Wine / Enology Grape Chemistry Group

Enology Notes #151

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Enology Notes #151, October 9, 2009 - Link to PDF

To: Grape and Wine Producers

From: Bruce Zoecklein, Head, Enology-Grape Chemistry Group, Virginia Tech


  1. Winery Tasting Room Design and On-Site Marketing Meeting – November 14, 2009.
  2. White Wine Integration.
    1. The power of macromolecules in white wine structure.

1. Winery Tasting Room Design and On-Site Marketing Meeting – November 14, 2009, Dobson, NC. Registration and info available at and at

As the overall economy continues to lag, an increased burden is placed on small producers to continue to increase on-site sales to maintain their economic sustainability.

Tasting rooms bring profit. The question is, how can that profit be increased? Due to the importance of on-site sales, the tasting room function and layout are critical.  

This meeting brings together some of this country’s leading experts in on-site wine marketing. Collectively, these West Coast speakers consult and work with hundreds of wineries, including some of the most prestigious in our industry.

This meeting is designed for those who have an existing facility and would like to gain some unique perspectives as to how to increase on-site sales.

The program will include case studies and provide sensory evaluations to illustrate important points. Sensory evaluations will include, for example, methods for re-training tasting room staff to optimize sales, and the impact of temperature, glass type, order of pour, etc., on wine perception and sales. Also included will be a discussion of the economics of various on-site sales components and strategies. This is a unique experience that will provide practical information for all wine industry members.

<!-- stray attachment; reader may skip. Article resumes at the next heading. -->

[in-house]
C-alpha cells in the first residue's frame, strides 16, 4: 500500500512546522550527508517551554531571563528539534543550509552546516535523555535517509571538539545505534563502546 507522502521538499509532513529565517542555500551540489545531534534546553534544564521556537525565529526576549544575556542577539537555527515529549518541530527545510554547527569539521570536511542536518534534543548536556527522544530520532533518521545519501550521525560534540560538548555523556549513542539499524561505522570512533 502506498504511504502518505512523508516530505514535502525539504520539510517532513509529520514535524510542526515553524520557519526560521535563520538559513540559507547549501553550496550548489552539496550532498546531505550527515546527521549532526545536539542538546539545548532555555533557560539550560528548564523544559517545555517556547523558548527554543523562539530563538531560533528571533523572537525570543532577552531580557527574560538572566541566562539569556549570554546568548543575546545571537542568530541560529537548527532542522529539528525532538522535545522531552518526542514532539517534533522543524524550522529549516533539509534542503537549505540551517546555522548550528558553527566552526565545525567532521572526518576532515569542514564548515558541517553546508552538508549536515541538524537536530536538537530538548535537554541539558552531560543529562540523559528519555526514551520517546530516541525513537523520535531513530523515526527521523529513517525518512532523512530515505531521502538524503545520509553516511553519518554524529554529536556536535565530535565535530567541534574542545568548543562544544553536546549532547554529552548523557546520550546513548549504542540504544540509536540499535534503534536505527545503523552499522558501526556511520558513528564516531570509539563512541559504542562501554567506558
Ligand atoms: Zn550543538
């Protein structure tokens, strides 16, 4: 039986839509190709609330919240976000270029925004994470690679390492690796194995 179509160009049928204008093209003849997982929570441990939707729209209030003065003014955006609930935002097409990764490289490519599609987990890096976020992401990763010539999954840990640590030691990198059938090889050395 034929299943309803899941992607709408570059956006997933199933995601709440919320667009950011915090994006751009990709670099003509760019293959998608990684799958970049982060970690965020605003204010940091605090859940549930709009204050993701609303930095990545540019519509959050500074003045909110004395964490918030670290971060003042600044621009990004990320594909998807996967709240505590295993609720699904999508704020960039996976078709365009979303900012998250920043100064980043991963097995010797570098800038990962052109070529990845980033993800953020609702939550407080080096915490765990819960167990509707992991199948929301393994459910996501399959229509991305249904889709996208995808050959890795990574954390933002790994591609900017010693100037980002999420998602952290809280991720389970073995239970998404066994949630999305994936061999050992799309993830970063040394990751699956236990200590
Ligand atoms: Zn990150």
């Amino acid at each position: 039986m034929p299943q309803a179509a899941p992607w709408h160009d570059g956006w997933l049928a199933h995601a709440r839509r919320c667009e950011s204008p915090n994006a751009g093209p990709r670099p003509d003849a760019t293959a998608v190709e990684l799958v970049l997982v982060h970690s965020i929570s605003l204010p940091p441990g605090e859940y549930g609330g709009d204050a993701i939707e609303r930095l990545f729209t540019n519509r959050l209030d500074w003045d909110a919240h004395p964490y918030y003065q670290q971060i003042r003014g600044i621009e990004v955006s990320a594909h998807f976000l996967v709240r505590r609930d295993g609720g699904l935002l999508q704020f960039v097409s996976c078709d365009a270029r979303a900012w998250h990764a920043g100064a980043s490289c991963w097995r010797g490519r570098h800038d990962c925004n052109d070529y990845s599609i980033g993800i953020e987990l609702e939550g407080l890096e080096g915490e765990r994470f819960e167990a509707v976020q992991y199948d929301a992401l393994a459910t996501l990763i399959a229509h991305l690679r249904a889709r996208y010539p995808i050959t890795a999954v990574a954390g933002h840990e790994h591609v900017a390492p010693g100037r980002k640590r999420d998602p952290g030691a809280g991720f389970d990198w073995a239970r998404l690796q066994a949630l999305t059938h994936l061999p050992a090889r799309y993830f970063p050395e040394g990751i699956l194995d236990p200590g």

Speaker and additional details are posted at Registration form available at  (see Events and Announcements on homepage).

The most common winery activities for cultivating visitation include those listed below. If every winery conducts all or most of these activities, how does a producer create a unique experience at his or her facility? This meeting will help to answer that question.

  • Wine events
  • Passport programs
  • Partnerships with tour operators
  • Regional websites and brochures
  • Self-guided tours
  • Wine routes
  • Signage
  • Regional wine slogans and regional identity branding
  • Winery villages
  • Experiential programs, such as blending seminars, creative food and wine pairing seminars, winemaking weekends, etc.
  • Wine education centers
  • Ownership programs, such as buy a barrel, a vine, time with winemaker making wine, etc.
  • Renting winery space for customer winemaking

A Wine Business Monthly survey of 103 wineries throughout the country noted some interesting features:

  • 50 percent of the wineries charge for tasting, and about half of these apply that fee to wine purchases.
  • The average tasting fee is within the $3-$6 range.
  • Not surprisingly, more West Coast wineries charge among the highest tasting fees, at $10 or more.
  • Small wineries and those not located in the west are more dependent on non-wine sales. This trend has certainly increased substantially.
  • Tasting rooms account for an average of 68% of all sales from wineries producing less than 5000 cases, vs. 23% from wineries producing more than 500,000 cases.
  • 67% of the wineries have a tasting room at the winery, about 20% operate an offsite tasting room, and about 10% have multiple tasting room locations besides the one at the winery.
  • Wineries charge $10-$30 for salon style or sit-down tasting. These may include estate or premium wines not normally offered, sometimes in the barrel cellar or other unique or special winery location.